Mobile banking is on the rise, but which of these new upstarts offers the best deal on currency transfers? We’ve taken a look so you don’t have to.
If you’re looking to transfer money overseas, you’ve probably become used to seeing a lot of your money disappear into the ether. Traditional banks can often be fairly opaque about what charges they levy which is why you’ll often find yourself paying much more than you expect. Now, though, they have a new challenge in the form of mobile banks. Without the burden of physical infrastructure, they offer a faster and cheaper way to move money overseas. However, even here some offer a better service than others, so we’ve run the rule over some of the most popular.
Mobile Banks Currency Fees Compared and Contrasted
Transferwise goes out of its way to present itself as the antidote to the traditional banking system. In particular it makes a point of highlighting the hidden fees other banks charge over and above the mid-market rate. It, on the other hand says it never marks up the mid-market rate. Its fees for sending money overseas are also reasonable – at 0.35% of the amount converted plus £0.80. The first £200 of withdrawals are free and after that it levies a £2 fee.
Described by its CEO Anne Boden as the bank which is ‘in synch with you’, Starling Bank aims to make your accounts available wherever you go in the world. Adds only a small mark-up on the mid-market rate and charges £4.28 for foreign transfers. There are no fees for banking worldwide and you can withdraw up to £300 in foreign currency.
Since its launch in 2015, Monzo Bank has grown to almost a million users. It describes itself as the bank of the future and, as well as basic financial services, it also offers a range of innovative budgeting tools. Thanks to its partnership with Transferwise, most of its fees are set by them. It boasts a healthy selection of currencies and no fees for withdrawals. Cash deposits can now be made via PayPoint for a £1 charge.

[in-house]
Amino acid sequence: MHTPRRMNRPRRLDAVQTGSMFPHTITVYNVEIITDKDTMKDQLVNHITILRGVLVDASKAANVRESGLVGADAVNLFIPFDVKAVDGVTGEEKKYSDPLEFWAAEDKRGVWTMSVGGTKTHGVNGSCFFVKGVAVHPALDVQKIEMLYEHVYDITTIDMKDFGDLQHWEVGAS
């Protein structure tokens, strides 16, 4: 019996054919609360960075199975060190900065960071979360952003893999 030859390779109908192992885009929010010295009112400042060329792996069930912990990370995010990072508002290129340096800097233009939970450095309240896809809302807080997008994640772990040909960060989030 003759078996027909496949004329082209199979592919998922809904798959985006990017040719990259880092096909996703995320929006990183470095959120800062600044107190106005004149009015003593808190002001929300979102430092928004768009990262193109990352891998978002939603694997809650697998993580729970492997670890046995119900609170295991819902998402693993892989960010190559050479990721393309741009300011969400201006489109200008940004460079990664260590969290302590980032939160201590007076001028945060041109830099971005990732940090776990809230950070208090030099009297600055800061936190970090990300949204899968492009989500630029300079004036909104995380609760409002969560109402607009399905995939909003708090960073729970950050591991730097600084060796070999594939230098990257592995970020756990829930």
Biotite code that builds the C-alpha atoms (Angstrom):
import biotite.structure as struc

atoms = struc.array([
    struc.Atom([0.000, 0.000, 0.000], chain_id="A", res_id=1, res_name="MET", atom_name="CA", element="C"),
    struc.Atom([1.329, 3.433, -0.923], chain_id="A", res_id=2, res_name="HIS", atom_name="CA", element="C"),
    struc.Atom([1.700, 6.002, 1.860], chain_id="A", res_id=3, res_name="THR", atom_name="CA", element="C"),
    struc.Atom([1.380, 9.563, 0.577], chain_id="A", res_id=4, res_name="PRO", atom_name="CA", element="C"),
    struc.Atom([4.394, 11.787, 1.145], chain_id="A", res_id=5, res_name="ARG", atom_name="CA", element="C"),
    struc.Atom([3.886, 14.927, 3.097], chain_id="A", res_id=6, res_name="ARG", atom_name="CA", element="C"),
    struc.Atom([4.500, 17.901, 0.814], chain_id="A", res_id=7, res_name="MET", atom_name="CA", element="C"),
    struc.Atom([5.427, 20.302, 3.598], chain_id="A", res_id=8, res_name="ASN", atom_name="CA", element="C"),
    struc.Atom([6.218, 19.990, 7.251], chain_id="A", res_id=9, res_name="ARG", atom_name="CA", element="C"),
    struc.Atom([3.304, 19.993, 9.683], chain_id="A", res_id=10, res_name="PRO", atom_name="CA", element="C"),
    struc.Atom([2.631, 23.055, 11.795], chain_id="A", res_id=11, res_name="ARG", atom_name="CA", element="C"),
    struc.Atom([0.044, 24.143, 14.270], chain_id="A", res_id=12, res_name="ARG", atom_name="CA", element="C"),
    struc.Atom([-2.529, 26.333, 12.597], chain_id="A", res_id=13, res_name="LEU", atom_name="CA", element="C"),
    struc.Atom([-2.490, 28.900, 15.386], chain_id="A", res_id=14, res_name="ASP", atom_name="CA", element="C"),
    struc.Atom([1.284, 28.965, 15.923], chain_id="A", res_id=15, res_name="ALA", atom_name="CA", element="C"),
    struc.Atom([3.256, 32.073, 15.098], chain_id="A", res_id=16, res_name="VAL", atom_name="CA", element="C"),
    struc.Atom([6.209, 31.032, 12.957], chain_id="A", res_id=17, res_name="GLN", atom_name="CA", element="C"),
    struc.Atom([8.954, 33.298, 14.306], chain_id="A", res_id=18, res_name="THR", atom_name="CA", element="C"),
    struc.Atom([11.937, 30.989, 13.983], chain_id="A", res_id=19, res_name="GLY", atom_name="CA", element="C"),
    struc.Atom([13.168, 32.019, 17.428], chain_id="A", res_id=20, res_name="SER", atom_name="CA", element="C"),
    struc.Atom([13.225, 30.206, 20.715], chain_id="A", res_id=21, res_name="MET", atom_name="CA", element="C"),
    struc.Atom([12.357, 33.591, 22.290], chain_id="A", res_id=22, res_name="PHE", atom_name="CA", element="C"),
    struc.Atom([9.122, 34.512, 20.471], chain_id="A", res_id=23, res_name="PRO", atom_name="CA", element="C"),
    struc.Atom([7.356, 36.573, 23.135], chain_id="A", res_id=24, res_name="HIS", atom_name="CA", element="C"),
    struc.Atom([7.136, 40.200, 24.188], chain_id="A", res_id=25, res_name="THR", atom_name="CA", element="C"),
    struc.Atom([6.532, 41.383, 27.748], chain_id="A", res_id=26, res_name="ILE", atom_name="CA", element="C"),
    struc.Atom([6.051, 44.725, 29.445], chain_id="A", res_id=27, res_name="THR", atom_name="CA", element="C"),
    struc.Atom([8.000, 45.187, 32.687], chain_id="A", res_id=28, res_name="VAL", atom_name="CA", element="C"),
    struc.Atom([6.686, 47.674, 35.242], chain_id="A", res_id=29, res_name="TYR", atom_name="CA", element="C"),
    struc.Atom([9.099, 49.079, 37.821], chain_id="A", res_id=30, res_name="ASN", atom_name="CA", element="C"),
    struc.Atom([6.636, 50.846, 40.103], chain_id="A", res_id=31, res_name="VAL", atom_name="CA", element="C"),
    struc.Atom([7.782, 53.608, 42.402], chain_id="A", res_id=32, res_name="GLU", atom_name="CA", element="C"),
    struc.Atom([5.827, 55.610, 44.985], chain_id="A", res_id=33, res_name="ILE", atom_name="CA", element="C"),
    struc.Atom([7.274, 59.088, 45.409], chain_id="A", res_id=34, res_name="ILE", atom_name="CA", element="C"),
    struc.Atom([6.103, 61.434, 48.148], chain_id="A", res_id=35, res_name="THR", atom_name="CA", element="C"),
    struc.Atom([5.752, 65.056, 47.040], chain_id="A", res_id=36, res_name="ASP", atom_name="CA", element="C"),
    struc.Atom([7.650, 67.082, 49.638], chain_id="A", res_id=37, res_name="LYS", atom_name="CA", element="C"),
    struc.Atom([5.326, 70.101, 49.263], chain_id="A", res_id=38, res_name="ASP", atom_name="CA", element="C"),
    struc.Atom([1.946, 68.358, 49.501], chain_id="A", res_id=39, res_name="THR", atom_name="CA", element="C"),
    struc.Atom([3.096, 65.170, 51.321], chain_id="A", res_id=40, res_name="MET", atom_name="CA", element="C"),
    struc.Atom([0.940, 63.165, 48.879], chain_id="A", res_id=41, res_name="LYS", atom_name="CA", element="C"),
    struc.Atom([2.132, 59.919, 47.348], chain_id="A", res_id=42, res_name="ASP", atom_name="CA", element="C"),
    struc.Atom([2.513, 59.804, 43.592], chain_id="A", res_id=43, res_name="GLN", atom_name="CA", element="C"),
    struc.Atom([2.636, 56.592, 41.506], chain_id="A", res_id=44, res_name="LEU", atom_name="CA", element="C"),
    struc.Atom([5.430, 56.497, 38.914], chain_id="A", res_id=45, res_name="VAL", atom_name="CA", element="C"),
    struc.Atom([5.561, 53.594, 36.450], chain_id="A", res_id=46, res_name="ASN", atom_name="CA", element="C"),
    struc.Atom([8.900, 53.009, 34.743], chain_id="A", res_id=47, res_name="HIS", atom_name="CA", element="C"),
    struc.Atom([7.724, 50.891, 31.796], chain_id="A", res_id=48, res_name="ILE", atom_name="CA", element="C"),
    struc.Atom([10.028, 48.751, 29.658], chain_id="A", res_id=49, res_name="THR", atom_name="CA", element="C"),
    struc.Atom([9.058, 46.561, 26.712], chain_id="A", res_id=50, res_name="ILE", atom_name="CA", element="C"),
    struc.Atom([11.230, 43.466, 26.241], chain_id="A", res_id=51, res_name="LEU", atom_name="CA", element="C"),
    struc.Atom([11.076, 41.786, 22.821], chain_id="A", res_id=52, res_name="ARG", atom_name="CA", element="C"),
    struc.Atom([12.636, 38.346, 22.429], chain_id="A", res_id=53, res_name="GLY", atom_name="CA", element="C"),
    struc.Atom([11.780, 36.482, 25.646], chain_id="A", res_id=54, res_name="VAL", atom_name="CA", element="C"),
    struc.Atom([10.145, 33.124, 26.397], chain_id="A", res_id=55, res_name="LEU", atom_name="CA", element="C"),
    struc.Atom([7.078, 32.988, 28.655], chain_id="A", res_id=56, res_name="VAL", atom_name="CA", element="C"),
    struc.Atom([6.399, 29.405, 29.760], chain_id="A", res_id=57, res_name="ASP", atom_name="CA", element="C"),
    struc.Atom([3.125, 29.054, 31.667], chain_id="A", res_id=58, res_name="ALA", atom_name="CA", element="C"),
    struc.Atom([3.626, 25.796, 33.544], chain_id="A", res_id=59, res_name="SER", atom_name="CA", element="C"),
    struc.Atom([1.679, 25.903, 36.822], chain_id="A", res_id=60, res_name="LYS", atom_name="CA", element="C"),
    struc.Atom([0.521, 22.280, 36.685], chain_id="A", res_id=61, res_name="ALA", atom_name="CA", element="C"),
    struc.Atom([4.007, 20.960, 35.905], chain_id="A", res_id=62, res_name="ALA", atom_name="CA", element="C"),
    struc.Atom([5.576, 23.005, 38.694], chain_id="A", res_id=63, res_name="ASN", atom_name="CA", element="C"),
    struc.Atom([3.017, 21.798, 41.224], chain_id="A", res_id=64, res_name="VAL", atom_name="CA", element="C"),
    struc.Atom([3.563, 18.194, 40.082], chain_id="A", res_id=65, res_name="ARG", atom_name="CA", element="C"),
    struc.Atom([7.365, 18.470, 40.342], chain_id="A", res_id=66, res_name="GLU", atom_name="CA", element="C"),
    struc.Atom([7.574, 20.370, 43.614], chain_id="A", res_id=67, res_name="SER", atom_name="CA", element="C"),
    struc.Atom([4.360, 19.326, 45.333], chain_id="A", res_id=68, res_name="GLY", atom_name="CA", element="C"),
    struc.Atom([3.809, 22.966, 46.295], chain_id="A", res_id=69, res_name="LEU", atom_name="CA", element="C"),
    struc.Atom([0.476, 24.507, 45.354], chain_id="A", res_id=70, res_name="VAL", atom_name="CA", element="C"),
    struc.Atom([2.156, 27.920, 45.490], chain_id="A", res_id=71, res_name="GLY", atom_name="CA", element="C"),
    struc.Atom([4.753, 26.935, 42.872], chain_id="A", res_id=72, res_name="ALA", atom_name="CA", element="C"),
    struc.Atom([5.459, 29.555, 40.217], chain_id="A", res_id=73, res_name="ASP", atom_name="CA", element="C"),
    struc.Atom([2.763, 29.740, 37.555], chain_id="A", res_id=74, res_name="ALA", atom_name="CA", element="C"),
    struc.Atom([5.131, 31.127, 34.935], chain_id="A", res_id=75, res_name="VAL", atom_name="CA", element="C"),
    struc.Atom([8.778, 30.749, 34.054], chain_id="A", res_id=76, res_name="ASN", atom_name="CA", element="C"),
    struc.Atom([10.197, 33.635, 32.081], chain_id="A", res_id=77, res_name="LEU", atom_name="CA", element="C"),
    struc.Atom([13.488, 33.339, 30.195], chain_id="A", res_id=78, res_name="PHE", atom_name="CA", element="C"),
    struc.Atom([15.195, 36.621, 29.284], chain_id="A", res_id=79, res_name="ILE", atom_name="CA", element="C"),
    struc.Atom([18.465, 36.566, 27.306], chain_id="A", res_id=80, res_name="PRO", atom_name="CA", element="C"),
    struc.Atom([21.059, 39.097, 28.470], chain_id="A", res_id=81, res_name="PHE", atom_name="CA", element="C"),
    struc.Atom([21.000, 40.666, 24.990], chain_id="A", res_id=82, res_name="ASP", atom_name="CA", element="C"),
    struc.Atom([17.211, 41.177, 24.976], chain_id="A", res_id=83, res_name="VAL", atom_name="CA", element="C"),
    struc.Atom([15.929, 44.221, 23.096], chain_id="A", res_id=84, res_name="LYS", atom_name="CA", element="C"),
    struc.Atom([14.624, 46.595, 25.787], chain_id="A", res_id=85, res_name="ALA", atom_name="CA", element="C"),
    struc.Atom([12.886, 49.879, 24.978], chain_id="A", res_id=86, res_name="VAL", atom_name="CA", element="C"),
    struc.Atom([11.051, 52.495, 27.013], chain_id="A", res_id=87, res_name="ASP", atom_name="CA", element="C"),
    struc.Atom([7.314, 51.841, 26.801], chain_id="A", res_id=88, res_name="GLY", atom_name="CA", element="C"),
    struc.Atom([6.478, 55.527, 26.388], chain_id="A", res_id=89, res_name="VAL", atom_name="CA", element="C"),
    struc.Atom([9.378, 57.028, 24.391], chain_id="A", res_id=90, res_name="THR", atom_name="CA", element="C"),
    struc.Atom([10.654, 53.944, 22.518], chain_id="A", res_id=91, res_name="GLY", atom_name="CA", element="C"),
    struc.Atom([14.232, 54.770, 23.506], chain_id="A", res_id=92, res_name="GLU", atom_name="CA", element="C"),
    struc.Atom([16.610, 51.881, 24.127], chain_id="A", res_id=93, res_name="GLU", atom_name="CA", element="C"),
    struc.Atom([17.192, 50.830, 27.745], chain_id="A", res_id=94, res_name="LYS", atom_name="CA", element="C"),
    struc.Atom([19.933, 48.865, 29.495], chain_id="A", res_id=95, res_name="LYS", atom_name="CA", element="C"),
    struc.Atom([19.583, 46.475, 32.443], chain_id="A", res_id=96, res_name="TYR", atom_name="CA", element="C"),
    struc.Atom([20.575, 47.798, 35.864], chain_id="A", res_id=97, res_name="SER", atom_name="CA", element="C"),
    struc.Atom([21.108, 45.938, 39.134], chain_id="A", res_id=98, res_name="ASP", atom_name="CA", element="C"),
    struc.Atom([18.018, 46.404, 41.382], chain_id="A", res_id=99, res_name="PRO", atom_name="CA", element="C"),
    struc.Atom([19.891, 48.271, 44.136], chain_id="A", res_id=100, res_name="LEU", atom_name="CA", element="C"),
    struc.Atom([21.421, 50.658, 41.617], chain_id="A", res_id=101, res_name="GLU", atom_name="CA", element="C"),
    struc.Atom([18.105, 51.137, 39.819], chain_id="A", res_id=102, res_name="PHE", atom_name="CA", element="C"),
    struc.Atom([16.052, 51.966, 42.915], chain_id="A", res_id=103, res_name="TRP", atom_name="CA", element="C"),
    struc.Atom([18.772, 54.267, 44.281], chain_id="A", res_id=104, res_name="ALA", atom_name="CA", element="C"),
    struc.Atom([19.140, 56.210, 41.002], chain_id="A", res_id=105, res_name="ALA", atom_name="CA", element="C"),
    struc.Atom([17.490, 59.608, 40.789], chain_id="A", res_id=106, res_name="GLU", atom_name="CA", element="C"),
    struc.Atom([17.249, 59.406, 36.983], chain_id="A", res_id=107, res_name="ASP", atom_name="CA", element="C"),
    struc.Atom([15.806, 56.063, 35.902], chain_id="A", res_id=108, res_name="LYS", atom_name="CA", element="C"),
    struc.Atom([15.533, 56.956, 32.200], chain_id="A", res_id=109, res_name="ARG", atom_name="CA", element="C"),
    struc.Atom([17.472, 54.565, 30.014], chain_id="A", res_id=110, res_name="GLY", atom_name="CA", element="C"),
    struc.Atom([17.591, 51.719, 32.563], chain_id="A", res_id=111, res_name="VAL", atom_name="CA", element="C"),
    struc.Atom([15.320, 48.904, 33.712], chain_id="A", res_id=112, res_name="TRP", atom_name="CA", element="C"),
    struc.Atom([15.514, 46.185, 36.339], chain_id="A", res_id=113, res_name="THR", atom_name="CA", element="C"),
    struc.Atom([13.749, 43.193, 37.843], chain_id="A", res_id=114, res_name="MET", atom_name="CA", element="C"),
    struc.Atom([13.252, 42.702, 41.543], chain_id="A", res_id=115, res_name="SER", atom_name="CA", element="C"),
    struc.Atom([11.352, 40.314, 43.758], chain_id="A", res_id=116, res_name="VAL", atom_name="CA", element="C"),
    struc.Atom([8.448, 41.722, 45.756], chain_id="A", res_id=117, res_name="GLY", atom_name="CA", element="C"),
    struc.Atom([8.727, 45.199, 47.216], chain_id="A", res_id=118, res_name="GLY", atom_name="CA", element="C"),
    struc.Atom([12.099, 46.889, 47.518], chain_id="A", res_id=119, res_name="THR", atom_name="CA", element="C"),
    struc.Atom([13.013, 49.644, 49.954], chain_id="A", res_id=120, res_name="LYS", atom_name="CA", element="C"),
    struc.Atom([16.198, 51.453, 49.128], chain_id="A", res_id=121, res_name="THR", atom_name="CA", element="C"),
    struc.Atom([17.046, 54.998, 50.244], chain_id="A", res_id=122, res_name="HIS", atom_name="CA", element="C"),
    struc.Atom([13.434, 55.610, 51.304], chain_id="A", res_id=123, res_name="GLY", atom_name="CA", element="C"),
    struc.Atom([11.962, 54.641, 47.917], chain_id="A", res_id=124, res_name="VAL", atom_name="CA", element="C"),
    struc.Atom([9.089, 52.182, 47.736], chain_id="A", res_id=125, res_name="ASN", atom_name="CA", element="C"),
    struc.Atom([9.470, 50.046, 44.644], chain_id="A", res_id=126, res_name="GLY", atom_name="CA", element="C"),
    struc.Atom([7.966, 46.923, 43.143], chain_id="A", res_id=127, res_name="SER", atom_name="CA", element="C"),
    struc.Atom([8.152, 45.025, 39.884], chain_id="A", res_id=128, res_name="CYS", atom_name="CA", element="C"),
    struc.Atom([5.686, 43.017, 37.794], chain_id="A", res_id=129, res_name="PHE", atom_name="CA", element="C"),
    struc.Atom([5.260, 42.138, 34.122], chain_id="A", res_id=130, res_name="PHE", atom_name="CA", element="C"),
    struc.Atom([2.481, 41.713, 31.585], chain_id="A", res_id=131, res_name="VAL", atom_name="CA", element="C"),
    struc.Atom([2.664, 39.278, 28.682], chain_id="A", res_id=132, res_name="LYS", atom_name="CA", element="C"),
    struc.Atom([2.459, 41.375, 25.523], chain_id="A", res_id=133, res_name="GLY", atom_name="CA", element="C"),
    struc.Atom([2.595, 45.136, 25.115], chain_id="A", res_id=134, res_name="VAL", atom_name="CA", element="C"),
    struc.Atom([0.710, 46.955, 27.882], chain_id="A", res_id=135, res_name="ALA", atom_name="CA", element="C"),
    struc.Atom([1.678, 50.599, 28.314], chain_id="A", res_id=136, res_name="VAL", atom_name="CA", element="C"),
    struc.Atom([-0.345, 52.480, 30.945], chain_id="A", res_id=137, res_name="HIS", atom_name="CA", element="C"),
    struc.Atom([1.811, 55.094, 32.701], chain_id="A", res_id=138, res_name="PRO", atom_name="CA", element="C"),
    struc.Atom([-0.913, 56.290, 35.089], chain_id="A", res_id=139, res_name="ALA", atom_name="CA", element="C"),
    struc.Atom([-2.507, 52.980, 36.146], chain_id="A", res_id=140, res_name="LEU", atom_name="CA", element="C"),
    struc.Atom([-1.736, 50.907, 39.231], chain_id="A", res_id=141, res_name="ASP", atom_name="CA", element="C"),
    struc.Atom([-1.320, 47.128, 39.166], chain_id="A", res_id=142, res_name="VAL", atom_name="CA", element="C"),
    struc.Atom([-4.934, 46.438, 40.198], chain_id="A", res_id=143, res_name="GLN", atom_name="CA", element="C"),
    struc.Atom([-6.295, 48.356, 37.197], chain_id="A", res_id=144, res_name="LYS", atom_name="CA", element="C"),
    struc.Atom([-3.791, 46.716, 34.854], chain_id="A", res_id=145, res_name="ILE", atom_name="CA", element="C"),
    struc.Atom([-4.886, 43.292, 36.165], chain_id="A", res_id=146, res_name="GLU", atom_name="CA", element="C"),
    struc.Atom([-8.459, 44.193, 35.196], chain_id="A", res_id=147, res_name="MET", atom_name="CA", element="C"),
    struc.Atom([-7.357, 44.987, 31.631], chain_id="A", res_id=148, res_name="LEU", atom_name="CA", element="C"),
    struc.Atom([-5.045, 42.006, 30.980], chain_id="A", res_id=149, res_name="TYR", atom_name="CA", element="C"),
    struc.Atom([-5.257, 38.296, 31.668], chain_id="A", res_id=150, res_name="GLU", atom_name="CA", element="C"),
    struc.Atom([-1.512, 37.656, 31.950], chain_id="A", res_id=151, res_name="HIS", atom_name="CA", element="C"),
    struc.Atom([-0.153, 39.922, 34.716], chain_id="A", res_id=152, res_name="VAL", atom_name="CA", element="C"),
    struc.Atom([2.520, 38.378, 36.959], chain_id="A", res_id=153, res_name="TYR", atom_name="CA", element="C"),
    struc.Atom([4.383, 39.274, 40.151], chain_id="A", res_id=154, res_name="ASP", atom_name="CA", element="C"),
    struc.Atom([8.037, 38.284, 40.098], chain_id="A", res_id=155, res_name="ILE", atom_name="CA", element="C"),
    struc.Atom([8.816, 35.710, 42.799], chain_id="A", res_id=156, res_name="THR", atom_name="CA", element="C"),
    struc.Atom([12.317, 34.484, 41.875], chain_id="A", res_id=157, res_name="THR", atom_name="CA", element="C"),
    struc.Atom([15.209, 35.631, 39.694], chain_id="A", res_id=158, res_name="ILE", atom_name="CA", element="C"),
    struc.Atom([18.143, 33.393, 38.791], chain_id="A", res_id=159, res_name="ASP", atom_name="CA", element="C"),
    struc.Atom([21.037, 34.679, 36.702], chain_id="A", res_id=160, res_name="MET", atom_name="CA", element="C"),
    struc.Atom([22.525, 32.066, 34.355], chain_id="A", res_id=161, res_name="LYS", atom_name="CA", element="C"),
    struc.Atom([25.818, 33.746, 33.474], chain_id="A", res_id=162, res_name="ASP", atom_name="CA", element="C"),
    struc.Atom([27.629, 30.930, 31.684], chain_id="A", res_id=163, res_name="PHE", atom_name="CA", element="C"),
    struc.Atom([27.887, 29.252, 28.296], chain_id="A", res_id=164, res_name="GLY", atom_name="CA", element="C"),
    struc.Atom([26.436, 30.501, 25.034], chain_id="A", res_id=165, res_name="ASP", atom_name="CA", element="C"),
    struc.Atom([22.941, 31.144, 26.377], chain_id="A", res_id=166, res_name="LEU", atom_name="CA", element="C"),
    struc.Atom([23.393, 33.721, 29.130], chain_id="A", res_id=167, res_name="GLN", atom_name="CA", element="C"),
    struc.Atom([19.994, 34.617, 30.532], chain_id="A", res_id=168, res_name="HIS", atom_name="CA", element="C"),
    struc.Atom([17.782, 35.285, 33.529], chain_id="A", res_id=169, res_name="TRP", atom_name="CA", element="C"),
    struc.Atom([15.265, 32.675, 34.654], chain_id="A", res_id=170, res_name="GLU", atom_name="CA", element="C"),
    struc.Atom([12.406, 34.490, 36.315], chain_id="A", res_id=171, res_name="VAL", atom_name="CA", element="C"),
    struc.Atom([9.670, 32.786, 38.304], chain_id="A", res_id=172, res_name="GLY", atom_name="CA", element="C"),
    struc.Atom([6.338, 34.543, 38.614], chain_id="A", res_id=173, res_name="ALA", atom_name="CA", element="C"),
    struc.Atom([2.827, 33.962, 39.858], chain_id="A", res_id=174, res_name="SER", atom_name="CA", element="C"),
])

Europe’s first mobile bank has exploded since 2013 offering a faster, smoother and cheaper approach to international transactions. As with Monzo Bank, it benefits from its partnership with Transferwise and so follows its fees on foreign transfers. Withdrawals are free for holders of its premium Black card while its standard customers will be charged a 1.7% fee.
The Viola Card is marketing itself as the Monzo alternative. It is the newest kid on the block having only just arrived at the start of 2019 but differs considerably from Monzo. It is a prepaid credit card rather than a bank and comes with a wide range of fees starting with a monthly subscription of £4. Foreign transfers are charged at 1.5% of the amount and also include a £2 fee. Cash withdrawals will also cost £2.90.
Fees with Revolut tend to depend on the time of week and that can lead to some disaffection among its customers. On weekdays Revolut says you receive the interbank rate for major currencies and +1% for minor currencies such as THB, RUB, UAH and TRY. At weekends it is +0.5% on all major currencies and +2% on smaller currencies. It covers 23 global currencies and charges £2 for withdrawals.
This new smart card allows you to combine your credit, debit and prepaid cards into one place. A spend of up to £500 will be at the mid-market rate. Anything higher will be charged at 2%. You can withdraw £200 from the credit card each calendar month. Sums over this have a 2% fee.
Launched in 2015, Monese adds basic banking features via smartphones. It adds a small mark-up of 0.5% over the mid-market rate. It charges a £1/€1 withdrawal fee and allows cash top ups via PayPoint and the Post Office, although these attract fees of 3.5% and 2% respectively.
This challenger banks allows you to send money to more than 190 different countries in 80 currencies. Costs for FX can vary from 0.1% to 2.25%. The first two transfers are free. After that costs vary depending on where you are sending money. They include an FX fee of between 0.1% and 2.25% and a fixed £1.99 Azimo fee.
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Tom Cropper is a financial journalist with work which has appeared in titles such as the Guardian, Euromoney and many others.